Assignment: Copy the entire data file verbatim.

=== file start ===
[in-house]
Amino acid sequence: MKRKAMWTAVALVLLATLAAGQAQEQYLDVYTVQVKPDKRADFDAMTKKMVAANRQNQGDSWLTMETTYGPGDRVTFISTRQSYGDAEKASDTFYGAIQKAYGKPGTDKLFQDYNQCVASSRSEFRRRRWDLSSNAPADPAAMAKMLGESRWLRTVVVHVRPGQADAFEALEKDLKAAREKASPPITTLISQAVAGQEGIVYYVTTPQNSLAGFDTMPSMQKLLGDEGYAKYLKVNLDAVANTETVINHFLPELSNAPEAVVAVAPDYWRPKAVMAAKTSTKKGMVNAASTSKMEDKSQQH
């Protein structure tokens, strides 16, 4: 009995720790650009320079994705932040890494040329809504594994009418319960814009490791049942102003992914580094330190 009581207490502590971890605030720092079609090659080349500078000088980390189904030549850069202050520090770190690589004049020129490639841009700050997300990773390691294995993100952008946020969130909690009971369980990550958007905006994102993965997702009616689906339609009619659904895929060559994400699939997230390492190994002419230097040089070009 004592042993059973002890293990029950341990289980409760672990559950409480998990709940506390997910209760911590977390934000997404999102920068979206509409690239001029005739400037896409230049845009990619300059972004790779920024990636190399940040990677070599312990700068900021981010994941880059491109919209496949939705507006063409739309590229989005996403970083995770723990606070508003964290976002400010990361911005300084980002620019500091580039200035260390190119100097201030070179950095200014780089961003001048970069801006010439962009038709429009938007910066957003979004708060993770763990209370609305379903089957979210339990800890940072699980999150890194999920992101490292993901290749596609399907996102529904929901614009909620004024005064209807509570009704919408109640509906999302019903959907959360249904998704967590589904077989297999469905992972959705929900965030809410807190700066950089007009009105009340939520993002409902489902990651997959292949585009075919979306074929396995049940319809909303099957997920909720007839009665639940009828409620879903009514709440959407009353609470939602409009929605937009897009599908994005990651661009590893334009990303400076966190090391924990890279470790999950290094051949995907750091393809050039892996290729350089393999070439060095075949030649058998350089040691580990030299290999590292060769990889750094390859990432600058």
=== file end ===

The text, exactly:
[in-house]
Amino acid sequence: MKRKAMWTAVALVLLATLAAGQAQEQYLDVYTVQVKPDKRADFDAMTKKMVAANRQNQGDSWLTMETTYGPGDRVTFISTRQSYGDAEKASDTFYGAIQKAYGKPGTDKLFQDYNQCVASSRSEFRRRRWDLSSNAPADPAAMAKMLGESRWLRTVVVHVRPGQADAFEALEKDLKAAREKASPPITTLISQAVAGQEGIVYYVTTPQNSLAGFDTMPSMQKLLGDEGYAKYLKVNLDAVANTETVINHFLPELSNAPEAVVAVAPDYWRPKAVMAAKTSTKKGMVNAASTSKMEDKSQQH
């Protein structure tokens, strides 16, 4: 009995720790650009320079994705932040890494040329809504594994009418319960814009490791049942102003992914580094330190 009581207490502590971890605030720092079609090659080349500078000088980390189904030549850069202050520090770190690589004049020129490639841009700050997300990773390691294995993100952008946020969130909690009971369980990550958007905006994102993965997702009616689906339609009619659904895929060559994400699939997230390492190994002419230097040089070009 004592042993059973002890293990029950341990289980409760672990559950409480998990709940506390997910209760911590977390934000997404999102920068979206509409690239001029005739400037896409230049845009990619300059972004790779920024990636190399940040990677070599312990700068900021981010994941880059491109919209496949939705507006063409739309590229989005996403970083995770723990606070508003964290976002400010990361911005300084980002620019500091580039200035260390190119100097201030070179950095200014780089961003001048970069801006010439962009038709429009938007910066957003979004708060993770763990209370609305379903089957979210339990800890940072699980999150890194999920992101490292993901290749596609399907996102529904929901614009909620004024005064209807509570009704919408109640509906999302019903959907959360249904998704967590589904077989297999469905992972959705929900965030809410807190700066950089007009009105009340939520993002409902489902990651997959292949585009075919979306074929396995049940319809909303099957997920909720007839009665639940009828409620879903009514709440959407009353609470939602409009929605937009897009599908994005990651661009590893334009990303400076966190090391924990890279470790999950290094051949995907750091393809050039892996290729350089393999070439060095075949030649058998350089040691580990030299290999590292060769990889750094390859990432600058």